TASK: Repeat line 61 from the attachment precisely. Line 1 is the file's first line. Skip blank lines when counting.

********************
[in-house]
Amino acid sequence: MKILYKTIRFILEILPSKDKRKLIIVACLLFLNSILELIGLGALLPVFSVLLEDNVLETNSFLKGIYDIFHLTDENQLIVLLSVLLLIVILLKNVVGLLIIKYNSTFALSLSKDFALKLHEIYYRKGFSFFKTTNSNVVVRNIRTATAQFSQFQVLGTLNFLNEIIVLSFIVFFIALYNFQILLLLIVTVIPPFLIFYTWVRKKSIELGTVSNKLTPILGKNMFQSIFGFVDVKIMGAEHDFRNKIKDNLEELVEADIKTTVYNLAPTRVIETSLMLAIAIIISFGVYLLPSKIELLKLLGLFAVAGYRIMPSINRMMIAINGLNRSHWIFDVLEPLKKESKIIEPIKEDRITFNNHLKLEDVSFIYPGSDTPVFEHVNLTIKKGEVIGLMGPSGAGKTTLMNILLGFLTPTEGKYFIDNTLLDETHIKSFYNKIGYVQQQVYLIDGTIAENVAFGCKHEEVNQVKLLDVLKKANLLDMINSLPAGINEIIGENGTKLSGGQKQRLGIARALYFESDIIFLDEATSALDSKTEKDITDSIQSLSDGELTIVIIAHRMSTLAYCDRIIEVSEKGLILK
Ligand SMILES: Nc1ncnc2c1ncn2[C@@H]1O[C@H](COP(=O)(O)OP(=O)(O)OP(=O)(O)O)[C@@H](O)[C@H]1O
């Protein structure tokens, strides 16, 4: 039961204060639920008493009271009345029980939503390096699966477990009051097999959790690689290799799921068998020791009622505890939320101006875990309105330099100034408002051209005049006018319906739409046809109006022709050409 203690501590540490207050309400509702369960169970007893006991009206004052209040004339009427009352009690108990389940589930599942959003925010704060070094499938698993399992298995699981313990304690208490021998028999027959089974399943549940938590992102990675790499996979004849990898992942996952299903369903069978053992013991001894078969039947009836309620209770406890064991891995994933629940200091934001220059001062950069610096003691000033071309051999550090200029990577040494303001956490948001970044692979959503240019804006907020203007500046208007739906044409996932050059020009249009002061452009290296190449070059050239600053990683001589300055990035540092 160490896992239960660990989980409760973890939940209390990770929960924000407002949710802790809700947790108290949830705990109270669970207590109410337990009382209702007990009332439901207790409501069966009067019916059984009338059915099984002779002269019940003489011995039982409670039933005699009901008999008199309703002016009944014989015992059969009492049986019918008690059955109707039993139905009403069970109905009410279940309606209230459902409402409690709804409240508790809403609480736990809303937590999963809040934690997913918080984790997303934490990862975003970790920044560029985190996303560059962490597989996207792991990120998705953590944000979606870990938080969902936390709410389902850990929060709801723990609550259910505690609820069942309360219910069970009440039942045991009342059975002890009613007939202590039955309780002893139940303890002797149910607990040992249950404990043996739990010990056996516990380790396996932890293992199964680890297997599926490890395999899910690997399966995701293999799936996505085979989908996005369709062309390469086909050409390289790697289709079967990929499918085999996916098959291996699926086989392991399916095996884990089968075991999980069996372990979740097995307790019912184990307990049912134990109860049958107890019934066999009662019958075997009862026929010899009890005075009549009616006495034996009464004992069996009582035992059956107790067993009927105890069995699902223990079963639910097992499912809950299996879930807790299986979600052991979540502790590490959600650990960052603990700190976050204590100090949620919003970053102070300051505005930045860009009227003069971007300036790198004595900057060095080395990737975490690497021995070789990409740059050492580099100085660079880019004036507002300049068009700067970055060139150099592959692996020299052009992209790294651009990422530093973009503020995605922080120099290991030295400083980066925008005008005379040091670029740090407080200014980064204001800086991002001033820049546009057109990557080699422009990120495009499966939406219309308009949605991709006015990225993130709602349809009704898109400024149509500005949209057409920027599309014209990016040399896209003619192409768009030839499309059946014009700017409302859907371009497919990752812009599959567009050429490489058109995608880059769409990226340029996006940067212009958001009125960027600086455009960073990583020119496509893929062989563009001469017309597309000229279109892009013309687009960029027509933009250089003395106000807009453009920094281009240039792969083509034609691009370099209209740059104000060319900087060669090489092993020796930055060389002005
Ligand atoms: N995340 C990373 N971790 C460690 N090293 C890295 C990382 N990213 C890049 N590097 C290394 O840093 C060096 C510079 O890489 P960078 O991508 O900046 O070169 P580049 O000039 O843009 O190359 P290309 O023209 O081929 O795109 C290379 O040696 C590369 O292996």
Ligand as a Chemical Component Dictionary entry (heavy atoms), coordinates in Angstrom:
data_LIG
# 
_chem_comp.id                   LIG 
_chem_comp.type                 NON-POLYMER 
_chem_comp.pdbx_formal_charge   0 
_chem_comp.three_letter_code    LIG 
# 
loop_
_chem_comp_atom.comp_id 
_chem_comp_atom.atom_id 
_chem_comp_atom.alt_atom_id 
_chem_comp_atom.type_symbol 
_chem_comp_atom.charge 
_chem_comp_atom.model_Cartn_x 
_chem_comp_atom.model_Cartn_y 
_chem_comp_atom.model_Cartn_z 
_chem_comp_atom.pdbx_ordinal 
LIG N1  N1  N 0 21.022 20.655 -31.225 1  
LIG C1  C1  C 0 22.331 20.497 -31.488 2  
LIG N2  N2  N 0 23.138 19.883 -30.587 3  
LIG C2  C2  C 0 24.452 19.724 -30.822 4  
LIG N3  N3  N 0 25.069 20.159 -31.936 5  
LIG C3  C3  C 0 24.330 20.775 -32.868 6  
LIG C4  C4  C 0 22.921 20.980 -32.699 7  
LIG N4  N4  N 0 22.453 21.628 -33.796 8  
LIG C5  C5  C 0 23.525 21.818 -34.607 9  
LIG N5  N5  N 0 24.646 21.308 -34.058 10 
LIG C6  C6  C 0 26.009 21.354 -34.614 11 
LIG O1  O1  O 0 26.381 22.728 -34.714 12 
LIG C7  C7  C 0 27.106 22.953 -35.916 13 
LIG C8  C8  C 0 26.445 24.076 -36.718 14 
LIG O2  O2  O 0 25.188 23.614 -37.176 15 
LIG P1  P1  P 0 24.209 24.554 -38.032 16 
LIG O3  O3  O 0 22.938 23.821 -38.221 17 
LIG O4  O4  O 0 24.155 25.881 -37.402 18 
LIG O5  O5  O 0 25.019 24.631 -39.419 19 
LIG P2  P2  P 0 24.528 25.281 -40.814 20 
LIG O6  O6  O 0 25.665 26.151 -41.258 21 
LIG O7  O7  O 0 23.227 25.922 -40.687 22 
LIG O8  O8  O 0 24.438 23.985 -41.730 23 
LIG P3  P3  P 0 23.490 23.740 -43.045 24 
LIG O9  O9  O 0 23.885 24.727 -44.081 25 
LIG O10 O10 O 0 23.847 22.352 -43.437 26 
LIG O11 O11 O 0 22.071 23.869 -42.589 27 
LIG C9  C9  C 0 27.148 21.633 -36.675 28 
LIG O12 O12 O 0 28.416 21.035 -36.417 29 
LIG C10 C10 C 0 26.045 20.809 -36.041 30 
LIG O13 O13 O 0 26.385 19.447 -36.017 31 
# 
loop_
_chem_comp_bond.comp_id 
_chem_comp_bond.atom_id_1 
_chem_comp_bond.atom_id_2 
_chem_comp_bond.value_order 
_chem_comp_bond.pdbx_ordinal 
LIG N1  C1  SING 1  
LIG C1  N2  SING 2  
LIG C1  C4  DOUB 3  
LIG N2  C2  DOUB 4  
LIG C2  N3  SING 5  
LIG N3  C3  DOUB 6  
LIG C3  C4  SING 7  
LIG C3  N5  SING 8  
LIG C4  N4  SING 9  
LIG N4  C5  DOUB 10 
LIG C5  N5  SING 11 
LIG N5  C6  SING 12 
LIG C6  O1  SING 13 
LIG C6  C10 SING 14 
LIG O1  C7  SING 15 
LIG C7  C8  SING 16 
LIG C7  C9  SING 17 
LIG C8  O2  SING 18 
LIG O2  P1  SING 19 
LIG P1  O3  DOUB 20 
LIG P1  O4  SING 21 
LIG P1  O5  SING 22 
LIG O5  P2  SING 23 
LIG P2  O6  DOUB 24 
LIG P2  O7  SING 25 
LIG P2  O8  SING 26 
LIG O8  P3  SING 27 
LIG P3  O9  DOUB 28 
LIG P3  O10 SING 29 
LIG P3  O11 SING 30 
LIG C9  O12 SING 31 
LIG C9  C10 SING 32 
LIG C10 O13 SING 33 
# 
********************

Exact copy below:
_chem_comp_bond.pdbx_ordinal 